In her seat nearest the stage Sally Ashton bit her lips to hide their trembling, feeling her cheeks suddenly flame. She had been scarcely aware of the conversation going on about her, or that the eyes of a number of persons in the audience had been admiringly turned toward her. She wore a dress of rose-colored net with no trimming save a broad satin girdle of the same shade.

Vera and Alice Ashton were in white, Mrs. Graham in an amber satin with a string of topazes about her throat, her wonderful auburn hair exquisitely arranged, her skin of a beautiful warm clearness, was more lovely than the girl of years before.

Waiting to see the curtain rise she was the Betty Ashton of long ago, who had been one of the first persons to believe in the genius of the girl, Polly O'Neill, always her dearest friend.

"I have not seen Polly act for so long a time, Bettina, I am almost as excited as if this was her d?but night. Yet Polly is sure enough of her laurels these days!" Mrs. Graham whispered.

Then the curtain rose.

The first scene disclosed a small cabin set on a green hillside with a miniature lake in front.

A girl in a green skirt, a white blouse and a green velvet bodice is seen seated on the grass near the water. She is slowly crooning a love song with the words scarcely audible.

Finally becoming impatient, she rises and wanders about, a frown on her face, a pathetic droop to her slim figure.

"Mrs. Burton looks about sixteen, doesn't she? Younger than any one of you!" David Hale murmured.

Bettina paid not the slightest attention to his remark, and scarcely heard it, as at this moment a second figure entered the stage, a boy who is about to set forth on a journey; one recognizes this from his costume before any words are exchanged. He has come to say good-by.

The first act is devoted to their farewell. One learns that the girl is to be left behind with an old aunt who has been her foster mother, while the boy goes to the United States to seek a fortune for them both.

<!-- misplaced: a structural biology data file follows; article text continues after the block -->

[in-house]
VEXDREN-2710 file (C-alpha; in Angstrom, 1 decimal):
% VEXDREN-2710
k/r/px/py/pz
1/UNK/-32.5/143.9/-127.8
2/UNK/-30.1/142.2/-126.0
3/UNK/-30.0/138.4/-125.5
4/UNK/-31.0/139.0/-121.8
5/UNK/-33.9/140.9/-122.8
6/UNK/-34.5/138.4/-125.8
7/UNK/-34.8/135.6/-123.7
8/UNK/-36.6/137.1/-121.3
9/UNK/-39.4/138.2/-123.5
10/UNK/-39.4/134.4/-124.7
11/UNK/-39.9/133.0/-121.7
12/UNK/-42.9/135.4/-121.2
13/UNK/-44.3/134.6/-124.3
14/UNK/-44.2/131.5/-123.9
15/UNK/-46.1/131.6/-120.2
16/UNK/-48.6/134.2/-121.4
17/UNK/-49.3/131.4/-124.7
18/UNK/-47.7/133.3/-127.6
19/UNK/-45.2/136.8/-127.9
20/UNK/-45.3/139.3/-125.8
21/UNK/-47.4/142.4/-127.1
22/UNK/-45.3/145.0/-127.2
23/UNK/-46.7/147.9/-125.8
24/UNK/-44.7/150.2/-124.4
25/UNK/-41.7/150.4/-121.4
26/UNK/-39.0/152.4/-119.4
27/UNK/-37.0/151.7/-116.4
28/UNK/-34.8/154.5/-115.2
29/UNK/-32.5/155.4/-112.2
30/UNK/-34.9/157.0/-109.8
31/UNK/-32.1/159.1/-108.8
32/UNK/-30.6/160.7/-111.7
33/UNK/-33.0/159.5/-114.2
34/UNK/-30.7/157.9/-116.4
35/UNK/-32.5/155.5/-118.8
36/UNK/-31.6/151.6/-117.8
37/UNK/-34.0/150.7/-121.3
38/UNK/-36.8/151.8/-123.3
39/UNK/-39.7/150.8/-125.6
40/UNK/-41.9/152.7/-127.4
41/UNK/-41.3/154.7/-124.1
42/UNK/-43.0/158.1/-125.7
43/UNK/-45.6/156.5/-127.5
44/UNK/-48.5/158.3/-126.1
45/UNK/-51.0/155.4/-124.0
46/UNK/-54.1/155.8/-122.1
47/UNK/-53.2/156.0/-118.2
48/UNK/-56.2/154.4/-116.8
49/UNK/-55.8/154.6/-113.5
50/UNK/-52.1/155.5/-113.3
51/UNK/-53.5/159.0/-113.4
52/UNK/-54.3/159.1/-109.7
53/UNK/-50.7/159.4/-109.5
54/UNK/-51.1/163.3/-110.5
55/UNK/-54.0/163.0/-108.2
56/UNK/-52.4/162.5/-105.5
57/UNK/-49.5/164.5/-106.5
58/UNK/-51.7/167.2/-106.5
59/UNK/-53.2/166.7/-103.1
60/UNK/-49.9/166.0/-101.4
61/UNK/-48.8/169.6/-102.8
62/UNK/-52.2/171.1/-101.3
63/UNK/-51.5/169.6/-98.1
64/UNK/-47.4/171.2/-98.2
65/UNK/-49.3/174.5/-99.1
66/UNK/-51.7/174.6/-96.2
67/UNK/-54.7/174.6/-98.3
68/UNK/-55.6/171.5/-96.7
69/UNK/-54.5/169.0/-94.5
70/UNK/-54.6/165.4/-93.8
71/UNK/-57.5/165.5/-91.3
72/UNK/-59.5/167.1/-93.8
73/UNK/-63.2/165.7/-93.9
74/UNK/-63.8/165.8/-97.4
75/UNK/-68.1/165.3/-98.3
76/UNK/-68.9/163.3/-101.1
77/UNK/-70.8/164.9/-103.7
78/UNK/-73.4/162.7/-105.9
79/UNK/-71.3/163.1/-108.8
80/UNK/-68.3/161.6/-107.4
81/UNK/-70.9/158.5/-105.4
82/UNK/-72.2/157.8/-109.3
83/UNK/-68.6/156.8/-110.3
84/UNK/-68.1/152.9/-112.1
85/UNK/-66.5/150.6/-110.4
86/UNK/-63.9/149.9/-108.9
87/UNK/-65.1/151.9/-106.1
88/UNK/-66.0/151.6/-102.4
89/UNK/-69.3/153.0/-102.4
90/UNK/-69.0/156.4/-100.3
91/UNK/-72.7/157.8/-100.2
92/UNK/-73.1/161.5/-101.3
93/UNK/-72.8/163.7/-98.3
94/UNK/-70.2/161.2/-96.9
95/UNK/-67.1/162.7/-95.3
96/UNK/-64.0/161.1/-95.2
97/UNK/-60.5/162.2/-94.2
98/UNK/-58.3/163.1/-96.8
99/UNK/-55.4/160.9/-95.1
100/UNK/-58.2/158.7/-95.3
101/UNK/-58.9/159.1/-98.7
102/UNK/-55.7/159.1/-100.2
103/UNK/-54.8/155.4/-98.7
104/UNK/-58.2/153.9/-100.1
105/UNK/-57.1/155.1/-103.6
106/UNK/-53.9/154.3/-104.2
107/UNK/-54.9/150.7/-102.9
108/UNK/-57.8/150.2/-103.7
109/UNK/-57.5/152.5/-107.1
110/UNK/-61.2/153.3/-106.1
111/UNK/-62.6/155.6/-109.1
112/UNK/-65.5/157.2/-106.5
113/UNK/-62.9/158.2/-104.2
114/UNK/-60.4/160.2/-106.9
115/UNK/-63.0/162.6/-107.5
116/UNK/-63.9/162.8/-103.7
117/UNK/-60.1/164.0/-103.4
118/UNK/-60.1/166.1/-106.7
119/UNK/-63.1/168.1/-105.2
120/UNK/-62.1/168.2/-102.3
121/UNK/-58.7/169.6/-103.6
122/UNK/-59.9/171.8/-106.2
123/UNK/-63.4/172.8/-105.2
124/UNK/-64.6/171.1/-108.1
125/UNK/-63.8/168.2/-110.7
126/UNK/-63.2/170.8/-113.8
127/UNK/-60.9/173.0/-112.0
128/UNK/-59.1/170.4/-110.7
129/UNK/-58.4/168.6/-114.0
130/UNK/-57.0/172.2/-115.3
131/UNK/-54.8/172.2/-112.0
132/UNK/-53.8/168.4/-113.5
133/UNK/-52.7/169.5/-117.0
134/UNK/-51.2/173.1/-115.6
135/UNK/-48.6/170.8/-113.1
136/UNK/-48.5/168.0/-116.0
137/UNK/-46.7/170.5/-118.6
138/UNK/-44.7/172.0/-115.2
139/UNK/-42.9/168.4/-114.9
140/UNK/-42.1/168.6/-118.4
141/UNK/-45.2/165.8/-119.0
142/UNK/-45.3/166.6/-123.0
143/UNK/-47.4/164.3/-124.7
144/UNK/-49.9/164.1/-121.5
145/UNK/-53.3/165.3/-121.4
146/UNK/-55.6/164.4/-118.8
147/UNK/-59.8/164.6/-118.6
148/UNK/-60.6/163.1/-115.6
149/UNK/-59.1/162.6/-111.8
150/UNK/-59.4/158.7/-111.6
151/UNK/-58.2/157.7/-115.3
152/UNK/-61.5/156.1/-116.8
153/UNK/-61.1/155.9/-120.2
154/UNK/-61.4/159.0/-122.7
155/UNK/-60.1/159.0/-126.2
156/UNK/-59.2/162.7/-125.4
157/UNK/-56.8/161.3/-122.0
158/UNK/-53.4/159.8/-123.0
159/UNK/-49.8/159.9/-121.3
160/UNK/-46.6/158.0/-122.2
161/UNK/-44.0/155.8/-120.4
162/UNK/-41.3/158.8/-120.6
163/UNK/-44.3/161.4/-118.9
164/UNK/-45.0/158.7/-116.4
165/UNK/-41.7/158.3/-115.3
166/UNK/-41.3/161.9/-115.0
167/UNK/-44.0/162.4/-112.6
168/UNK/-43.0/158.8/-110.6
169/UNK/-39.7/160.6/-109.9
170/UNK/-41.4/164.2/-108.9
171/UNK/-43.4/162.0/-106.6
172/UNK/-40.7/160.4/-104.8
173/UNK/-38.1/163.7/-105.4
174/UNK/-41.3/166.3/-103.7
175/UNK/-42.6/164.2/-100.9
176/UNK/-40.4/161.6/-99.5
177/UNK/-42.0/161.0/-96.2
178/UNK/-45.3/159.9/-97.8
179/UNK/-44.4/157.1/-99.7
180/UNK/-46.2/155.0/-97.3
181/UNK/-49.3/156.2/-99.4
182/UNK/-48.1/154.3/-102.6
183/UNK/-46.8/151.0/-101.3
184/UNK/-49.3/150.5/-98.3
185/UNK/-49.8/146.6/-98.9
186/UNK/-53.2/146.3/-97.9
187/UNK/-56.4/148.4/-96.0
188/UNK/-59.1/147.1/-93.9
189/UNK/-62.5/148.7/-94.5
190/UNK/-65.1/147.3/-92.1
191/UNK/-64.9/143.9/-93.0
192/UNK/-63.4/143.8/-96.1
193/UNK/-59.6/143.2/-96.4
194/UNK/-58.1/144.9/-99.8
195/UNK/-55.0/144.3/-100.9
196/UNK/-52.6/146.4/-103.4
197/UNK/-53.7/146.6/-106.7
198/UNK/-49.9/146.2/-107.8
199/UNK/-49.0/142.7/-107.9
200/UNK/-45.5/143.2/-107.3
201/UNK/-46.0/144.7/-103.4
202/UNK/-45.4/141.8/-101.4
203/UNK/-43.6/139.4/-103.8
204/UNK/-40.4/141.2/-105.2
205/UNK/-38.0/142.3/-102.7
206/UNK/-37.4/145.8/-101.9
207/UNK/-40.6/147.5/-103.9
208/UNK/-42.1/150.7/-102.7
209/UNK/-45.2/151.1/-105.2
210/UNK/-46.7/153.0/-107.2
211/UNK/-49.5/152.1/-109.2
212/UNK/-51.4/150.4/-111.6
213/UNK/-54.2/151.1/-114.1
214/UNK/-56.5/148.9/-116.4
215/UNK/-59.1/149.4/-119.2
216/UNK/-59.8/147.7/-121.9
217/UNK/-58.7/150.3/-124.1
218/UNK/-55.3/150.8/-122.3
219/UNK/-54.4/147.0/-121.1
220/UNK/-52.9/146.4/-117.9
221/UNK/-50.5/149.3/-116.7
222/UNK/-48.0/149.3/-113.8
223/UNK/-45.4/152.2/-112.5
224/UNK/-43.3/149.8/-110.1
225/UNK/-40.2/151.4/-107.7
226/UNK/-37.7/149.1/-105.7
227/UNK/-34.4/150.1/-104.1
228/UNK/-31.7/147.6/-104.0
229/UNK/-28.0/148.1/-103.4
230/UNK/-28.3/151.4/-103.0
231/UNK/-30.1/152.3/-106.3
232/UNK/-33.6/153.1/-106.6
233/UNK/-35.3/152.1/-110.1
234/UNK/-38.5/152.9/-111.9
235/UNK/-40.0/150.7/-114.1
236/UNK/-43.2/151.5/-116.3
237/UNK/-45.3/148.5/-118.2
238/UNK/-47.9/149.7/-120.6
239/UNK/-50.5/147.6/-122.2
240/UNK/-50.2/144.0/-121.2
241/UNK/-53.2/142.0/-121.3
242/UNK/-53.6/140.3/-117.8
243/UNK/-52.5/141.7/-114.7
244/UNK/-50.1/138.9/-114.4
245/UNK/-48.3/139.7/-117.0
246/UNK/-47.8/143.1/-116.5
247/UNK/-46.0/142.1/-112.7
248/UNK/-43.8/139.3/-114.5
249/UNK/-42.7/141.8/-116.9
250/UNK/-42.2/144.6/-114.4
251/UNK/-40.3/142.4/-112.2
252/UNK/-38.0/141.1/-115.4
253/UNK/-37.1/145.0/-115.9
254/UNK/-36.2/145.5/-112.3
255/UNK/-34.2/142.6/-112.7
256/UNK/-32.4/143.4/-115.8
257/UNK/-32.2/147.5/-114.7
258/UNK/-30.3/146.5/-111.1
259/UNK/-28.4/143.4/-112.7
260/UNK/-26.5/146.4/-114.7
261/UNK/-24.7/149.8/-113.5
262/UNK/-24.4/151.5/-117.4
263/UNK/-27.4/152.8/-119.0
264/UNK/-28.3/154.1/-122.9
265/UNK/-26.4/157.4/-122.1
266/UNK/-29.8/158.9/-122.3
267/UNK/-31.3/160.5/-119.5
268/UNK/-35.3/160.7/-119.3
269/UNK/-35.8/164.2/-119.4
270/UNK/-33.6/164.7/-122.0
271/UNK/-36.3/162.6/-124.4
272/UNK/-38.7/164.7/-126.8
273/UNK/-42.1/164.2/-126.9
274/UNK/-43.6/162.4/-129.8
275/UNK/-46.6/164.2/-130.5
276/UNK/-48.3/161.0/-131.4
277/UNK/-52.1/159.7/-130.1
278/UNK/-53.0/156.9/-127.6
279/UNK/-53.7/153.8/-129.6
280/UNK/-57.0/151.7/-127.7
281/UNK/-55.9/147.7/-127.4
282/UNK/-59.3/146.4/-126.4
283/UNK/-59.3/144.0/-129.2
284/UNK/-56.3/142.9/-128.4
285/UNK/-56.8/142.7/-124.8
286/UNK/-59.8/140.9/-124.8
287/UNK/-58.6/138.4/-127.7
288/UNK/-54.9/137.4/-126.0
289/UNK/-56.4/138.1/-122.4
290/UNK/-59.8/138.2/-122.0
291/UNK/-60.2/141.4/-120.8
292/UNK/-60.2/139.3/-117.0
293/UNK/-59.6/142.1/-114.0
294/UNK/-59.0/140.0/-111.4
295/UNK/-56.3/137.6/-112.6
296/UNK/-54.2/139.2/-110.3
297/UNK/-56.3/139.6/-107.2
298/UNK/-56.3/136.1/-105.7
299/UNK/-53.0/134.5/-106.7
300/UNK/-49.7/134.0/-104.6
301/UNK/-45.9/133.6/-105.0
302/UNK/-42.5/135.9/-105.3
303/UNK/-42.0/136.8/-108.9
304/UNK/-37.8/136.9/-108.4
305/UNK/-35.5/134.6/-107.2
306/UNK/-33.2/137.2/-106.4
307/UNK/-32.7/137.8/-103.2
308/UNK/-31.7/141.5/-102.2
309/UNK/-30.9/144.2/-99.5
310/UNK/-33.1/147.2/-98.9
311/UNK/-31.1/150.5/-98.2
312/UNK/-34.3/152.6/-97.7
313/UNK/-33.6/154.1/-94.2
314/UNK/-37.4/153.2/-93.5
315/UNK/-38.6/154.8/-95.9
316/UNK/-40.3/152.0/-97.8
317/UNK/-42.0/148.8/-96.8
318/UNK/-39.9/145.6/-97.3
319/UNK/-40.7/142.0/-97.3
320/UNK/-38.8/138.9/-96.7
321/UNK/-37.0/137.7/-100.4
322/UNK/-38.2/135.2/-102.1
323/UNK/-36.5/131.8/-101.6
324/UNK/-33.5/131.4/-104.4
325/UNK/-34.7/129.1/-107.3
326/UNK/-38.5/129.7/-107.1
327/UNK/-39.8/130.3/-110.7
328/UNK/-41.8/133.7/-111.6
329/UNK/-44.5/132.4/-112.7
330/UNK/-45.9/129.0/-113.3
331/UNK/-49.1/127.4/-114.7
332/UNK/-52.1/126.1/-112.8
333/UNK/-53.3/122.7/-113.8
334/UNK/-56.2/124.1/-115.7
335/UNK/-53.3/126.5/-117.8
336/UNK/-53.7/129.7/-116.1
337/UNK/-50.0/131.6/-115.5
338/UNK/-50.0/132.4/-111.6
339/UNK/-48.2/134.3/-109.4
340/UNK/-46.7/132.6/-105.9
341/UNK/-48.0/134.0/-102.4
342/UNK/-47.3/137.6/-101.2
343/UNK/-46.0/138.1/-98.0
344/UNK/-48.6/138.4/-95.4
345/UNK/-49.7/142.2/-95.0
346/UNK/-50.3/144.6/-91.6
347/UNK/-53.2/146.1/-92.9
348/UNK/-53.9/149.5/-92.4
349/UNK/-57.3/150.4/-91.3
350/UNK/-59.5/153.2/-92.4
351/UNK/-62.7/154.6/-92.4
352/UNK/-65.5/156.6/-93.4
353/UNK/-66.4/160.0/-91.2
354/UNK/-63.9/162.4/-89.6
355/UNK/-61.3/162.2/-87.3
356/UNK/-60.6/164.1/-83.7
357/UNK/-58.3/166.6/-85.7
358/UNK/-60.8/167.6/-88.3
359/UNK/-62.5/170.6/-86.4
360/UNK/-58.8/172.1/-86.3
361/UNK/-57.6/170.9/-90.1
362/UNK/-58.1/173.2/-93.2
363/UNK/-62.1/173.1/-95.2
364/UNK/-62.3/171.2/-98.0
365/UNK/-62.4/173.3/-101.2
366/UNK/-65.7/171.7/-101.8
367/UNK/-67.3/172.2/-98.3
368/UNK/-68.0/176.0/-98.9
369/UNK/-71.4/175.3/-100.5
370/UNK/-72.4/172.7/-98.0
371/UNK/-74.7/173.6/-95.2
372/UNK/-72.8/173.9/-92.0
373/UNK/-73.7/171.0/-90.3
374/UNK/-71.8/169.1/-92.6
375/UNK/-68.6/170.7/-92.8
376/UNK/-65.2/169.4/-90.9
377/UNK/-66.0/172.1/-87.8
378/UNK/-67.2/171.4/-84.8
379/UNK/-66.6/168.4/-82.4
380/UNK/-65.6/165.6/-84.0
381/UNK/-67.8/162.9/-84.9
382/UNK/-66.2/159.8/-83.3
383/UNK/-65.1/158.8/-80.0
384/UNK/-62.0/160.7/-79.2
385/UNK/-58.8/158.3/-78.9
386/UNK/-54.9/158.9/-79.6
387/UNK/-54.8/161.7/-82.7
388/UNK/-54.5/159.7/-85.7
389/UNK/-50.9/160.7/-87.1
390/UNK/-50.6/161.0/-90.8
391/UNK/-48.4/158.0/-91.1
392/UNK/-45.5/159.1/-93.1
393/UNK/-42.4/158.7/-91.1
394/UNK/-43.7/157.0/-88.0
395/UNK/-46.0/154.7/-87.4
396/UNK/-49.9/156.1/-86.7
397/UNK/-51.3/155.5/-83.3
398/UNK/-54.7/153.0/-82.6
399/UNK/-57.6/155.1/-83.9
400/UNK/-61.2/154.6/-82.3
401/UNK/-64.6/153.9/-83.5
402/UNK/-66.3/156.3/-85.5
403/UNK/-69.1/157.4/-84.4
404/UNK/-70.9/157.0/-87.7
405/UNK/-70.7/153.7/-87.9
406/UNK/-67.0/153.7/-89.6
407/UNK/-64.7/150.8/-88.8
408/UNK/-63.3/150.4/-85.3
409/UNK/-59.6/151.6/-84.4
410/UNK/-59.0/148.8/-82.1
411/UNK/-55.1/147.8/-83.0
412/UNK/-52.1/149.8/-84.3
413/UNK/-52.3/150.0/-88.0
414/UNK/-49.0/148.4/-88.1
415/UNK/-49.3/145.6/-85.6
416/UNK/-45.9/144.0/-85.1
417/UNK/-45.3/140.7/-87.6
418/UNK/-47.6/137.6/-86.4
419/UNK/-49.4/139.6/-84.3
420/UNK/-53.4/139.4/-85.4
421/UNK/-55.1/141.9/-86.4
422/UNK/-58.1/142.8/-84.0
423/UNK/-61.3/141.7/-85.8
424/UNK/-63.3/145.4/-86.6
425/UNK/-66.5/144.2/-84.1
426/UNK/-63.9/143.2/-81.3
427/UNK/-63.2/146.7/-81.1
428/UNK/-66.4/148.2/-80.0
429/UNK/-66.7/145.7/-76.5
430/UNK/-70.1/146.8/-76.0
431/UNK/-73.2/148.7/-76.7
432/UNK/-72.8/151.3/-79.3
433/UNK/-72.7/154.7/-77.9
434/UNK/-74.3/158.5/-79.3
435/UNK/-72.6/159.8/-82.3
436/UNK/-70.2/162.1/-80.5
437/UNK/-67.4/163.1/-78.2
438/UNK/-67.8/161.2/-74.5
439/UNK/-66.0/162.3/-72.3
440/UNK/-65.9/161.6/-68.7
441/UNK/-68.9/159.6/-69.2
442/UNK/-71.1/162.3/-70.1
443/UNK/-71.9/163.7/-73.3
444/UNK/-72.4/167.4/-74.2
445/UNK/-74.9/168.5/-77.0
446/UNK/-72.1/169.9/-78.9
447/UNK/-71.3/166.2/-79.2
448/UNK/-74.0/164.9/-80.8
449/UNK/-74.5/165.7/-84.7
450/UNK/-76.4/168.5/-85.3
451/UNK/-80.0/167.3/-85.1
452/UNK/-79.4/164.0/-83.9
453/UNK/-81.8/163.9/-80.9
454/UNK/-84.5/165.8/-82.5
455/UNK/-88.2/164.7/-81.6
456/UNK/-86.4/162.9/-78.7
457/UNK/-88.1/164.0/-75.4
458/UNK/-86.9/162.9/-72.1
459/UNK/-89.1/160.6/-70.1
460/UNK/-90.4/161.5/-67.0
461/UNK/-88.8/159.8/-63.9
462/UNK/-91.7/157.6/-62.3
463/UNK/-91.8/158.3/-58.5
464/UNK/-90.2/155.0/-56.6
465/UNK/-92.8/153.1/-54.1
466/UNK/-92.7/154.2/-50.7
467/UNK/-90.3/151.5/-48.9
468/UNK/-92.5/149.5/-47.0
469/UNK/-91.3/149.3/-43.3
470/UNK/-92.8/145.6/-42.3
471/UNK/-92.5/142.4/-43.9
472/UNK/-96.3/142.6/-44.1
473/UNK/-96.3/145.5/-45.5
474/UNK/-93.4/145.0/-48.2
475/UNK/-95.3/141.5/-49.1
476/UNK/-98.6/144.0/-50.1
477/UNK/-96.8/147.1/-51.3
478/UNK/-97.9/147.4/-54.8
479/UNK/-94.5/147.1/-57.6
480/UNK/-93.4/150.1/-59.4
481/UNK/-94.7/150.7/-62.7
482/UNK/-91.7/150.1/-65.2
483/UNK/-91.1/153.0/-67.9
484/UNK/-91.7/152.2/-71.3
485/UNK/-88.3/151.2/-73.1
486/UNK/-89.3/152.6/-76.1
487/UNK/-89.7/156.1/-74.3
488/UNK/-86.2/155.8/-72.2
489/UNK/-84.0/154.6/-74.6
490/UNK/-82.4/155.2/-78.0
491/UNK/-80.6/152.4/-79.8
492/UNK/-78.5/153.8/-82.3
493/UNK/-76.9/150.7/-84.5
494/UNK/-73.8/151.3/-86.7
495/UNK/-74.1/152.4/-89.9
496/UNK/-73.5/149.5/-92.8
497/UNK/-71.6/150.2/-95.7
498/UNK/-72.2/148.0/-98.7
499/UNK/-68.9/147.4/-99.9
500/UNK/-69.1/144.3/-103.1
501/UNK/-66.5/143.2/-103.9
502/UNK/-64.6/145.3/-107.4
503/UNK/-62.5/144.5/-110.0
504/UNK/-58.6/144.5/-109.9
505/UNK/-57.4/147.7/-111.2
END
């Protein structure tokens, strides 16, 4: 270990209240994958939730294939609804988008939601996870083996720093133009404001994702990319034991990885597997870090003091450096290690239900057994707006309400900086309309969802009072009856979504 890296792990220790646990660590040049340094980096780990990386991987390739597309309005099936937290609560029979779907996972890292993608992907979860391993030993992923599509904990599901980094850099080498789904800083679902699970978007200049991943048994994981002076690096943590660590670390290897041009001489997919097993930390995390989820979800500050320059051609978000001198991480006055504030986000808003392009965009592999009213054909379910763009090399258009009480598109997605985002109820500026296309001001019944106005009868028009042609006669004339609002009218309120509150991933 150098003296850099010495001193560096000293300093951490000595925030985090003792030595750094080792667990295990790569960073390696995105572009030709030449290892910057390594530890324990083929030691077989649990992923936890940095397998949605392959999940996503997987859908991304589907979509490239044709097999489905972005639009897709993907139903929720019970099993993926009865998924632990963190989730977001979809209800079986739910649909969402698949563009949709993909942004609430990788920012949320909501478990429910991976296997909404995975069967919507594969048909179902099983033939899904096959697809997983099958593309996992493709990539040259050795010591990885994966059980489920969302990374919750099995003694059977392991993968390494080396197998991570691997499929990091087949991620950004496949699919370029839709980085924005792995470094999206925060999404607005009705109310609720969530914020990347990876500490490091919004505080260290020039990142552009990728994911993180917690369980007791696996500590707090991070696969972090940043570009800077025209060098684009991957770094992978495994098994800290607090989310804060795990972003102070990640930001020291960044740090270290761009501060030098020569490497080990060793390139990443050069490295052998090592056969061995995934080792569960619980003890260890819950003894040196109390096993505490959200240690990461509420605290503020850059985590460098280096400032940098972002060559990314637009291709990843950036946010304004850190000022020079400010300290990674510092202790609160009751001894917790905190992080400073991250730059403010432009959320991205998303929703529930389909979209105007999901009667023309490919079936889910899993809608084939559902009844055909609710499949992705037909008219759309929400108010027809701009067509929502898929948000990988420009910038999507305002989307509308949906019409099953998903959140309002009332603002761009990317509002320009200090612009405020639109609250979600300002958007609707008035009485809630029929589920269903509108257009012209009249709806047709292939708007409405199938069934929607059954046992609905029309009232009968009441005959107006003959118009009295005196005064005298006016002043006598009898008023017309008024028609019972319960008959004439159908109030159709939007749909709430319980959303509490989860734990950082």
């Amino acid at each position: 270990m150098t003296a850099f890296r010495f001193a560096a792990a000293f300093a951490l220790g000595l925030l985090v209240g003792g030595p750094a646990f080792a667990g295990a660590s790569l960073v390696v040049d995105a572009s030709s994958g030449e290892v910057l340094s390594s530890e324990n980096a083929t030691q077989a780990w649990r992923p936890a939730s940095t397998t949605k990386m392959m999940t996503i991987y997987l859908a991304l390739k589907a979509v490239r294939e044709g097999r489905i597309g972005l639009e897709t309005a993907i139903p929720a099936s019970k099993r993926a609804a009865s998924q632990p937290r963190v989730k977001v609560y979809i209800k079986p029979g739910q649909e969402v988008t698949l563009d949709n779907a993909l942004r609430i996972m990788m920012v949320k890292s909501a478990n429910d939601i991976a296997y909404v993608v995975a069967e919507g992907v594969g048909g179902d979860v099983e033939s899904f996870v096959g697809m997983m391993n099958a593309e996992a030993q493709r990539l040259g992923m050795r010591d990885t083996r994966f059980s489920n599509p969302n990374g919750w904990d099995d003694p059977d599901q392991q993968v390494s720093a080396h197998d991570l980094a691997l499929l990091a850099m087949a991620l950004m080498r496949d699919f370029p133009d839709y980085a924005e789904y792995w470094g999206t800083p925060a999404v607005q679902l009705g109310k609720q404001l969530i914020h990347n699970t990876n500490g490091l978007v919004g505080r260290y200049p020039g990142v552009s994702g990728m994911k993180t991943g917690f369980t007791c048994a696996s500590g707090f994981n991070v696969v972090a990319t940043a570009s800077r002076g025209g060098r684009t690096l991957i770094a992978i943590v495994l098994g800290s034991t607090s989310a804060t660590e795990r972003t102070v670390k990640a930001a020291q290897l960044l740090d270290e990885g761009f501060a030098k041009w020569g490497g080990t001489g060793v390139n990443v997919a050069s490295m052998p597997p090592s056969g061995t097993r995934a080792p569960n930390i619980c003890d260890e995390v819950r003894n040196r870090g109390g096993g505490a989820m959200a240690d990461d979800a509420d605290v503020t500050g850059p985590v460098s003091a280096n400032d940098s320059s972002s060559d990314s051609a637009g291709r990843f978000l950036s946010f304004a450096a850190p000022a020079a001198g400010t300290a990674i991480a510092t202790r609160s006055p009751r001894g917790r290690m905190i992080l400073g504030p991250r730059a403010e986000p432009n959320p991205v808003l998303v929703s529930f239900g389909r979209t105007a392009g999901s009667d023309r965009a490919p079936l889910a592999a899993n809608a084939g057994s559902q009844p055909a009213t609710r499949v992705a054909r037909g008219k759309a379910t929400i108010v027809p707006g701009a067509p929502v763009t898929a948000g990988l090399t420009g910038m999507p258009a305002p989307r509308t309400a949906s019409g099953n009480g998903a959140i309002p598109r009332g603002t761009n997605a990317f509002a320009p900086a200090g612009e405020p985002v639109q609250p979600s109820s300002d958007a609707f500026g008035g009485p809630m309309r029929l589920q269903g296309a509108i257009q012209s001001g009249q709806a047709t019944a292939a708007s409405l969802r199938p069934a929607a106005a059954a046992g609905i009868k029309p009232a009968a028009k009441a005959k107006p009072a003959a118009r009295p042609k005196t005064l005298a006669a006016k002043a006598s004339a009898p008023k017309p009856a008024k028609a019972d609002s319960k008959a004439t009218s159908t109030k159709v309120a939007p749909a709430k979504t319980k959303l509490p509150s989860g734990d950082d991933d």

"Mother," Bettina said softly when the curtain had fallen, "don't you think Tante makes the parting between herself and her lover too tragic? It seems to me perfectly natural and there is no special reason for being unhappy, yet just because of her gift for expressing emotion she seems the most pathetic figure in the world as he goes away and leaves her."

Mrs. Graham smiled and shook her head, but made no effort to conceal the tears in her eyes.

"Perhaps you are right, Bettina, I don't know. Polly did not believe you Camp Fire girls would care for her play. It begins in a more sentimental age than the present one. Fifteen years elapse, remember, between the first and the second act. Perhaps the modern girl would not regard the separation from her lover so seriously; she has more interests, more occupations, and sometimes I wonder if love may not mean less to her; I am not sure.

"The girl whom Polly portrays is left utterly alone, save for the old woman, who, we have learned, is harsh and querulous. She has only her dream and her affection."

Talking to Bettina alone, Mrs. Graham discovered that, as the applause died away, the other members of the box party were listening to her little speech.

"I agree with Bettina," Alice Ashton interposed.

"See here, Mrs. Graham, if you believe in sentiment don't look for it among girls these days," Robert Burton protested. "If you want to know the kind of impression that parting scene of Mrs. Burton's inspires, ask any one of the three fellows in your party to-night. If I cared for a girl and was compelled to leave her for an indefinite length of time, I tell you I should expect her to feel as the heroine does in this play. If she didn't feel that way, I would not believe in her love."

Mrs. Graham arose.

"I'll leave you to argue the point without me. I want to speak to Mrs. Burton for a few moments and she asked that no one else come behind the scenes until the performance is over."

Immediately David Hale slipped into the chair beside Bettina, while Robert Burton moved forward to talk with Sally Ashton who seemed apart from the others. Allan Drain joined Alice and Vera.

"It cannot be possible, Bettina, that you are not returning to Washington to spend the winter," David Hale remarked in a low tone of voice. "Your mother spoke of it to me and then said perhaps you would explain to me yourself."